Heads

Cages

Faces

Masks

Teeth

Cycles

Maps

Waste

Infants

Pain

Deformities

Subjects

Objects

One final note

Infinite Jest is a rhetorical/aesthetic experience, not a plot.

[Ed. note: Biblioklept posted a version of this note in the summer of 2015. Wallace would have turned 55 years old today].

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10 thoughts on “A note to readers new to Infinite Jest”

  1. I’ve wanted to read it for a while–thanks for informative pre-view. Difficult books can be a real joy. I remember the first time I read Joyce’s Ulysses–threw the thing agains the wall at about page 89. Two years later, I pulled it from the shelf and fell back into my reading chair: read it through–twice!

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  2. I can’t wait for this novel to be translated to my native language. Althought I comprehend difficult texts and have a decent vocabulary in english I wouldn’t dare to read this. I have read Oblivion in English and loved it.

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      1. As someone that generally doesn’t bother to comment on blogs, I realized only minutes after that my strong sentiments toward electronic readers were already at odds with yours, and I made no ground with positing this opinion. We’ll agree to disagree, but please keep up the great blogging.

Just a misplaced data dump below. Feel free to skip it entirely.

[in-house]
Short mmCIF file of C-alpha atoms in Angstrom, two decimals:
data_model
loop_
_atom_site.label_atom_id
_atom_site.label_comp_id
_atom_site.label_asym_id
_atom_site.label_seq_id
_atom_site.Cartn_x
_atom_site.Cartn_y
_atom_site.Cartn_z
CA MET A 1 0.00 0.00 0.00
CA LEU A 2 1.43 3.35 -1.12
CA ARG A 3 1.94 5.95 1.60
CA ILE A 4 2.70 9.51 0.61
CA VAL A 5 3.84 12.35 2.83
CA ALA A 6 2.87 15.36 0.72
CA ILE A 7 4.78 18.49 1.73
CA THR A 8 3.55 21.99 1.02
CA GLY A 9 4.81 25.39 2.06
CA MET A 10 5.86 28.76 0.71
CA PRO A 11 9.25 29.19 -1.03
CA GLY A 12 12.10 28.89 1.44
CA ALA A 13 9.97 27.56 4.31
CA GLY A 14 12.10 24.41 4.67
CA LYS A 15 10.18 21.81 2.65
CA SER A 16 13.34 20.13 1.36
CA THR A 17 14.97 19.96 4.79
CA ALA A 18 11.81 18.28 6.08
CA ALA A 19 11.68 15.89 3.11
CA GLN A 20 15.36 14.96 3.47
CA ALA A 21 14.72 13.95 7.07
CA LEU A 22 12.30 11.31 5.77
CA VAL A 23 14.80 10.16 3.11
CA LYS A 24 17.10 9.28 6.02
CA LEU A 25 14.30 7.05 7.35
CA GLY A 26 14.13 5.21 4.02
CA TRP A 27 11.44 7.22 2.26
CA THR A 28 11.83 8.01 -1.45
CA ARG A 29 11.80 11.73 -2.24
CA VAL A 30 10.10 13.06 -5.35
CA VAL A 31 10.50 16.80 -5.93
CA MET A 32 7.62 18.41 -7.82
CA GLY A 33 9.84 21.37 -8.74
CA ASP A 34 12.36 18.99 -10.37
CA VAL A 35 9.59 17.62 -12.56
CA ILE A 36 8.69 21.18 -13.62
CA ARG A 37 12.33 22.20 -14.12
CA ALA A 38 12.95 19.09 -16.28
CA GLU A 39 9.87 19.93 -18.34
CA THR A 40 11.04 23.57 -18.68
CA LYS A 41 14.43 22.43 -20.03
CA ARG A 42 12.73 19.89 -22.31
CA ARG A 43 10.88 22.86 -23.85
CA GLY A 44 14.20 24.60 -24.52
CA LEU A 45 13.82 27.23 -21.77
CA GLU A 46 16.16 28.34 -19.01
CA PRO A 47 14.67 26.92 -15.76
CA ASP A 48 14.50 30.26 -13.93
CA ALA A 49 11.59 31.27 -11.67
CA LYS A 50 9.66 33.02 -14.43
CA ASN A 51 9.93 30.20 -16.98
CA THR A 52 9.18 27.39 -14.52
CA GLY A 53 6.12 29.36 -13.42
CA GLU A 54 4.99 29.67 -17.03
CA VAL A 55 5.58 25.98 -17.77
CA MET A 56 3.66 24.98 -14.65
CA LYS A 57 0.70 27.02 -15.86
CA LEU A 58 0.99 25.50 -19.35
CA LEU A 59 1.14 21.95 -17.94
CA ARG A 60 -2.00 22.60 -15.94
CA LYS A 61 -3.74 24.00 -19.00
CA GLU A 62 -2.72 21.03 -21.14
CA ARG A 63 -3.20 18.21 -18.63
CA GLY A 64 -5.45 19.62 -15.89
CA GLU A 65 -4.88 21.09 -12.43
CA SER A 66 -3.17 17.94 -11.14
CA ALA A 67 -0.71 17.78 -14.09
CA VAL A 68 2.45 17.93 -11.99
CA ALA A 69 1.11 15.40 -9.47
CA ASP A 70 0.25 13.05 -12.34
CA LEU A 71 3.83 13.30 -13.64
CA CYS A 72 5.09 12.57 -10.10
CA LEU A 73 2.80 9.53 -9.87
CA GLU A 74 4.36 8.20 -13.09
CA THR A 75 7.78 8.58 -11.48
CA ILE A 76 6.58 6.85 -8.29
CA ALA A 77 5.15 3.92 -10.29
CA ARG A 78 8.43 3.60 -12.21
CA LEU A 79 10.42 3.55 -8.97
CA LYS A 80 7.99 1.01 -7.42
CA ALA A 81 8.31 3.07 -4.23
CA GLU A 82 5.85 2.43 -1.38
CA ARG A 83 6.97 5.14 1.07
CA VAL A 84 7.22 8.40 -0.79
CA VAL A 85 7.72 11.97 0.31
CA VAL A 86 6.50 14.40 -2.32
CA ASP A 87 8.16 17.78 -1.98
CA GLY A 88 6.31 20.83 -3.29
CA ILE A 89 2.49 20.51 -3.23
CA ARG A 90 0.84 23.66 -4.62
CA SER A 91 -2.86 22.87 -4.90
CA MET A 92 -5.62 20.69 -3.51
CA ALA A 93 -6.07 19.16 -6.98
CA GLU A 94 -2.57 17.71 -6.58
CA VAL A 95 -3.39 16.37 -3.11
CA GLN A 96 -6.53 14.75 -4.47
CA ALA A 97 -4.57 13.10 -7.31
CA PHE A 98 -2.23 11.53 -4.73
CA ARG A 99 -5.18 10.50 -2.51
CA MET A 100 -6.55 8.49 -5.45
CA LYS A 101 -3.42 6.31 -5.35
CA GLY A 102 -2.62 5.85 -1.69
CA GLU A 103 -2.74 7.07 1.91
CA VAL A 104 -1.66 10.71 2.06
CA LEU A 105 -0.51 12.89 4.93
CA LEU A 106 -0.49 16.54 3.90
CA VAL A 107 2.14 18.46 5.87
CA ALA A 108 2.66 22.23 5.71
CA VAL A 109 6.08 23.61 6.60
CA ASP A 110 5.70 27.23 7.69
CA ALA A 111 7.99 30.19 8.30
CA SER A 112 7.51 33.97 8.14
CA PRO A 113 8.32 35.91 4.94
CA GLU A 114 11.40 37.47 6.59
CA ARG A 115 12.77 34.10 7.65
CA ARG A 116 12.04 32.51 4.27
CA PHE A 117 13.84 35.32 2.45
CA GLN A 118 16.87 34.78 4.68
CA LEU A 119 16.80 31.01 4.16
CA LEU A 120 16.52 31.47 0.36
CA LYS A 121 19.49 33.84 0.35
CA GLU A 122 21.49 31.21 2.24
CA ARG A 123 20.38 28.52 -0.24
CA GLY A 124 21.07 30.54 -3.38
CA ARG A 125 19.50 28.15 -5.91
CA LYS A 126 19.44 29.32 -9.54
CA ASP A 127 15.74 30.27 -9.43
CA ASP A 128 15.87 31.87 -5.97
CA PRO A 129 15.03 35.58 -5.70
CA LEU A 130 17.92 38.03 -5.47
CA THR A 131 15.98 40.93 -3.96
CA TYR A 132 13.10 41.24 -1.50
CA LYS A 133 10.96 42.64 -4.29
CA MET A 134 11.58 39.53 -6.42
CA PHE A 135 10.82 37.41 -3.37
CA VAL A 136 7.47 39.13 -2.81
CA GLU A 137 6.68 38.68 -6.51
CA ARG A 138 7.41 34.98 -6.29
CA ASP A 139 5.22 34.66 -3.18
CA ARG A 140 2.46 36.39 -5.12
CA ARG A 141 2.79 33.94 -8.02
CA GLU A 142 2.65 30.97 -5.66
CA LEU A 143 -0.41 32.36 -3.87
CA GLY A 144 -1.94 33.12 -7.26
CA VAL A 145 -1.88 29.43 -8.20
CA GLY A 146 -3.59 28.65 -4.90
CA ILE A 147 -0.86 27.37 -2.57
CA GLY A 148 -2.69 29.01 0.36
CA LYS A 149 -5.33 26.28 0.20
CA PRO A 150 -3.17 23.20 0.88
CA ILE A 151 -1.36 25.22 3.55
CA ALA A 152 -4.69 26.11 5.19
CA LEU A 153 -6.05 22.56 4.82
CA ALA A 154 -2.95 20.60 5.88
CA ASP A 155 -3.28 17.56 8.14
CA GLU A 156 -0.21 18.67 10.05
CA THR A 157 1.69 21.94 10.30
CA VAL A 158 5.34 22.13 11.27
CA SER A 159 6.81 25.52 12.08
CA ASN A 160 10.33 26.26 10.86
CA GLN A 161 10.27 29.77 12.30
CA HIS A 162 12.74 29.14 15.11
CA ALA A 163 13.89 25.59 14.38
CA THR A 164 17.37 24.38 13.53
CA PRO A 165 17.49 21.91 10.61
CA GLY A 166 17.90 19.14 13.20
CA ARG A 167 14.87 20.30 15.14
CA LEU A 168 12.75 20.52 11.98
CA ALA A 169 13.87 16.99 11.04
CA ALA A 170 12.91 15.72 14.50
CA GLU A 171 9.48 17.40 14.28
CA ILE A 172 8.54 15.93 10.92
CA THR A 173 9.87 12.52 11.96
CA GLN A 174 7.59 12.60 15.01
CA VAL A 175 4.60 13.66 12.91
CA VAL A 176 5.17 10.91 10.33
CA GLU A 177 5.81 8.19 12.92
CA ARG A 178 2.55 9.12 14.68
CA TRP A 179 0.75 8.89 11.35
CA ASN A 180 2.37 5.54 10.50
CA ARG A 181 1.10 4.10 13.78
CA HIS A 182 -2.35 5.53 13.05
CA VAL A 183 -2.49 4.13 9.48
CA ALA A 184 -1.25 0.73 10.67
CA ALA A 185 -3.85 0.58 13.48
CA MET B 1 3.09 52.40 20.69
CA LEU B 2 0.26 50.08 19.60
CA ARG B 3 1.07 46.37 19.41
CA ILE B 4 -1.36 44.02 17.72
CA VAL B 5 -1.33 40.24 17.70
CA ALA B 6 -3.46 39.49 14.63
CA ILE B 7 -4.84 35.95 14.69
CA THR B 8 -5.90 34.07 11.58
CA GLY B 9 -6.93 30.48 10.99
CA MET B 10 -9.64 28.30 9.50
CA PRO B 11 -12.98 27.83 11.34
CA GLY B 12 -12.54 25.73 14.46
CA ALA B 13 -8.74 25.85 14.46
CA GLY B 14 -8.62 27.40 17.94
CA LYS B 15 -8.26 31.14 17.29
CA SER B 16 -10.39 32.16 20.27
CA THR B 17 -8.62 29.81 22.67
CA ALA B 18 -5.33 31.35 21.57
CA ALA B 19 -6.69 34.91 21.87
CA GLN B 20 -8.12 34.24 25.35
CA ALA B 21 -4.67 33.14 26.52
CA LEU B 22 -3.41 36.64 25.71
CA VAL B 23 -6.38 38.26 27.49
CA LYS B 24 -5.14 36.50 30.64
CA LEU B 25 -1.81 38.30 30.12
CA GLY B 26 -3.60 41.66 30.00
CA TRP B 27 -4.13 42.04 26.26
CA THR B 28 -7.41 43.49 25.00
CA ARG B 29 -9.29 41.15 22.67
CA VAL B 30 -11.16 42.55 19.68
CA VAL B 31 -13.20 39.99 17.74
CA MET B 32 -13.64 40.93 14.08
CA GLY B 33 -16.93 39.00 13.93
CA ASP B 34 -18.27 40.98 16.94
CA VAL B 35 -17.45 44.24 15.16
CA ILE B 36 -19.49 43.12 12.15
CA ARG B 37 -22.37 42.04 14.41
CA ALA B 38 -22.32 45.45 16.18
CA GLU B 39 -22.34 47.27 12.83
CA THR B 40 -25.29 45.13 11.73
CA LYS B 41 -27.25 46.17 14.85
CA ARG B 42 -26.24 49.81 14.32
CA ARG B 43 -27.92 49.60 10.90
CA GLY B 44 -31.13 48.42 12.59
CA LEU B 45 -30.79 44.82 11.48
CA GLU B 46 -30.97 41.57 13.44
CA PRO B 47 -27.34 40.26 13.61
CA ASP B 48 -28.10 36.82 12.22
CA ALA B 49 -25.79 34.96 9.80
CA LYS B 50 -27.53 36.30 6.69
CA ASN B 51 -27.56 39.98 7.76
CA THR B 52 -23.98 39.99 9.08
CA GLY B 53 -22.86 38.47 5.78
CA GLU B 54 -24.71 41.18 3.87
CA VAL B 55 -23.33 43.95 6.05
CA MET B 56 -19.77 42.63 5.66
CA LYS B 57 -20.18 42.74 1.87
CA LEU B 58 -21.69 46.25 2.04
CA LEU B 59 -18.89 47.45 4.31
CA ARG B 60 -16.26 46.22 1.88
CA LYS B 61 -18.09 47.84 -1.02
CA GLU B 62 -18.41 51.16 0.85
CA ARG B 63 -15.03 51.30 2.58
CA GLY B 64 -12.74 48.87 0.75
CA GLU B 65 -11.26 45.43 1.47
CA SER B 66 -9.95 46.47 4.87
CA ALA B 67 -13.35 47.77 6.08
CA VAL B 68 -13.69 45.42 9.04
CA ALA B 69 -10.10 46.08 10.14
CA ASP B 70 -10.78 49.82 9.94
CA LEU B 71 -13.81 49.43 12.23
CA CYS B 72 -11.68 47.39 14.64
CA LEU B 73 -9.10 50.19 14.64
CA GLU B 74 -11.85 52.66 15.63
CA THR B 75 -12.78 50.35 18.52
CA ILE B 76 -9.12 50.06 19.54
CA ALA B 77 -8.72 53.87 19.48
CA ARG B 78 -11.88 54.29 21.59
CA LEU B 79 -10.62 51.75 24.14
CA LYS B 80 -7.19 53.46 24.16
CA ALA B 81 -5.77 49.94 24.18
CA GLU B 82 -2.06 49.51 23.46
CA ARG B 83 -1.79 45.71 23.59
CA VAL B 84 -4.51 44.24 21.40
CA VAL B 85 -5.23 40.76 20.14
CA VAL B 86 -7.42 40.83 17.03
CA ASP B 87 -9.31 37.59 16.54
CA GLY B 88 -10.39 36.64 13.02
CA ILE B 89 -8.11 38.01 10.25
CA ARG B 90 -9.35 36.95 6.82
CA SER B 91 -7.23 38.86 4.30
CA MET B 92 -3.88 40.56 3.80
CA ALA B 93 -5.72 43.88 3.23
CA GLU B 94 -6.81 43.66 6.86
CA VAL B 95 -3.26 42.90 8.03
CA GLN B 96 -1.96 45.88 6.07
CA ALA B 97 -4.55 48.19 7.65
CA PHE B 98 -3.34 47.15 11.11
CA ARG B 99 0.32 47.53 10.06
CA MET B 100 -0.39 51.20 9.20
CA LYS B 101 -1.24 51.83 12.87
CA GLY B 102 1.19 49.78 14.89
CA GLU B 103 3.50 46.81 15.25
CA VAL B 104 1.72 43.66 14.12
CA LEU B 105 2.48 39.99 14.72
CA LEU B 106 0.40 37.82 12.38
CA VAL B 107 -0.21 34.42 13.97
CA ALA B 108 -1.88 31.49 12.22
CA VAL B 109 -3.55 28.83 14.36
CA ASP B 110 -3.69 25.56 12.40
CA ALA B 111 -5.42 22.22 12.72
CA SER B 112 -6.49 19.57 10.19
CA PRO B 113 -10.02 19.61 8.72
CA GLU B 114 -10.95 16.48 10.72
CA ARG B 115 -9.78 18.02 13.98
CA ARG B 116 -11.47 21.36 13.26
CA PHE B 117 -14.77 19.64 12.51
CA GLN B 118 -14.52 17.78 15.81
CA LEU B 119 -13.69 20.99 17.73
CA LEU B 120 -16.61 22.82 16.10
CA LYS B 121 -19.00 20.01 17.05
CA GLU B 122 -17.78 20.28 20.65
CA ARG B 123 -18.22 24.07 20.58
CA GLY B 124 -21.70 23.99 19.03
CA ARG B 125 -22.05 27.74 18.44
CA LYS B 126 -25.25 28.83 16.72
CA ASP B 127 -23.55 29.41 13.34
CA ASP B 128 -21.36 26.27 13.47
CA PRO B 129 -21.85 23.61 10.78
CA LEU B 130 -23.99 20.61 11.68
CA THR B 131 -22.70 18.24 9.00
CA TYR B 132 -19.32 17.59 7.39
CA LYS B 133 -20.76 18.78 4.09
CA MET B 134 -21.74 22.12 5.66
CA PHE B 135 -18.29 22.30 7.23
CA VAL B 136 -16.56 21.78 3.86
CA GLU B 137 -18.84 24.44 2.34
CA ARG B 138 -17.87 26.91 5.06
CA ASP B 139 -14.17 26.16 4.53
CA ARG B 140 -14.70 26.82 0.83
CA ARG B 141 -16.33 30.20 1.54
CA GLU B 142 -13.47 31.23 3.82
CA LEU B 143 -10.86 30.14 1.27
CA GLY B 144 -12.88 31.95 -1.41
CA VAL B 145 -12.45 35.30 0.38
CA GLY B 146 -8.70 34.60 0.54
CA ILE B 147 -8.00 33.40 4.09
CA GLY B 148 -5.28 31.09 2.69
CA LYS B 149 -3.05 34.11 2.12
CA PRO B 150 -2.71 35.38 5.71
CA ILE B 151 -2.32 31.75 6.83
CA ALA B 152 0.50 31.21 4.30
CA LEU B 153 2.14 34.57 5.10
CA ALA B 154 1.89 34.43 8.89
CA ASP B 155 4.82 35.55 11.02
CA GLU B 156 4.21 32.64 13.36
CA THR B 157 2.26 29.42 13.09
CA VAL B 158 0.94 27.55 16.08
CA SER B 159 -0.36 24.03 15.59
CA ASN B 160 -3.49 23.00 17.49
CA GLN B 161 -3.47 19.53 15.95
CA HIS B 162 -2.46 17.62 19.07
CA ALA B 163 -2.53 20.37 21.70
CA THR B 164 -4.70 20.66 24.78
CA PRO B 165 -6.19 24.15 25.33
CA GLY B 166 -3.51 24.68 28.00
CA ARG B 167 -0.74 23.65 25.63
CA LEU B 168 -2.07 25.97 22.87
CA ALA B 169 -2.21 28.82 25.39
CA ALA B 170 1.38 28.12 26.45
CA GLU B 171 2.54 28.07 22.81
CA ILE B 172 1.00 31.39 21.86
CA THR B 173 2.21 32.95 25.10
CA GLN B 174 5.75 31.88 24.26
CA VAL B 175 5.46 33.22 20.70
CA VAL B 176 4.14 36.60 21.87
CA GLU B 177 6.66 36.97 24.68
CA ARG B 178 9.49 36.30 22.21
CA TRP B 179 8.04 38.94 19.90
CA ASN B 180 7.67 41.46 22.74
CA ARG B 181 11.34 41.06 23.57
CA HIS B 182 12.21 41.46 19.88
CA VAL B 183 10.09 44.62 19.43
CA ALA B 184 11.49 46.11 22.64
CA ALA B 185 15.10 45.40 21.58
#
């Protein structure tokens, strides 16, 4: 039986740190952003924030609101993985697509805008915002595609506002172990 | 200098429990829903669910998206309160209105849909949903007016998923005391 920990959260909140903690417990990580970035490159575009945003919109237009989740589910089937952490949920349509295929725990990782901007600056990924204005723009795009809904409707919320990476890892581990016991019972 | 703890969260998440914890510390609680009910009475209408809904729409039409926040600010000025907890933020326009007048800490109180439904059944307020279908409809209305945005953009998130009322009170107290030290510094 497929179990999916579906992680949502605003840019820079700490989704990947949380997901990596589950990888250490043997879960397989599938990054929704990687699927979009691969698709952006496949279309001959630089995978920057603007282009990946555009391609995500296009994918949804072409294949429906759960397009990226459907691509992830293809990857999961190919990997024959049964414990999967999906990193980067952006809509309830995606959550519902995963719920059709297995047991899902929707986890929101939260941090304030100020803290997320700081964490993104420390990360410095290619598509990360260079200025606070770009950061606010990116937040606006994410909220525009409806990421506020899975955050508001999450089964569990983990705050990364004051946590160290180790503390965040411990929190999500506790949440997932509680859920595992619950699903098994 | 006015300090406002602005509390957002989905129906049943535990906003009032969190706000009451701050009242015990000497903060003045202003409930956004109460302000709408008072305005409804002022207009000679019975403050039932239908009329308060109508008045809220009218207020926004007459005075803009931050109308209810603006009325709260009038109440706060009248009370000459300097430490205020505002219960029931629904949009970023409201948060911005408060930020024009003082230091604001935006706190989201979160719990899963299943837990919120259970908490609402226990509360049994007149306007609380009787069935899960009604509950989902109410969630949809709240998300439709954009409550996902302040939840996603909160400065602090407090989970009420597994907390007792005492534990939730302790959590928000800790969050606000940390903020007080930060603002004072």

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        1. Thanks for the kind words about the blog, Alex.

          If a person doesn’t like e-readers they probably aren’t going to use one especially for IJ. When I reread it a few years ago, I used the e-book at night–much lighter and less cumbersome in bed, and the hyperlinked endnotes are in the same sized font (less squinting). These are matters of convenience for me (and I suspect others), but I wasn’t trying to suggest this is the optimal way to read it.

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  3. I’ll have to try it again sometime. I got about 100 pages into it, and frankly just got tired of reading about tennis players. I was living in my van at the time which made me extra-impatient in general. I became tired of not knowing anything about him, so borrowed IJ and Oblivion from the library. The first story in Oblivion I read was about a kid who has boiling water in his diaper. I’m far from afraid of less-than-idealized storylines, but all I could think was, the hell with this, I don’t care. I’m no slouch with words myself, and nobody listens to me, so the hell with this. I’m out of the van now, so maybe another time!

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  4. being the most astounding, complete, bizarre, obscure, et al work of fiction ever created by man, i dont think it can be broken down so easily. infinite jest is no less a novel than it is A WAY OF LIFE… if you can find a dozen or so people in this lifetime who you have completed the book, and you can bond with on that level, you will die a happy death.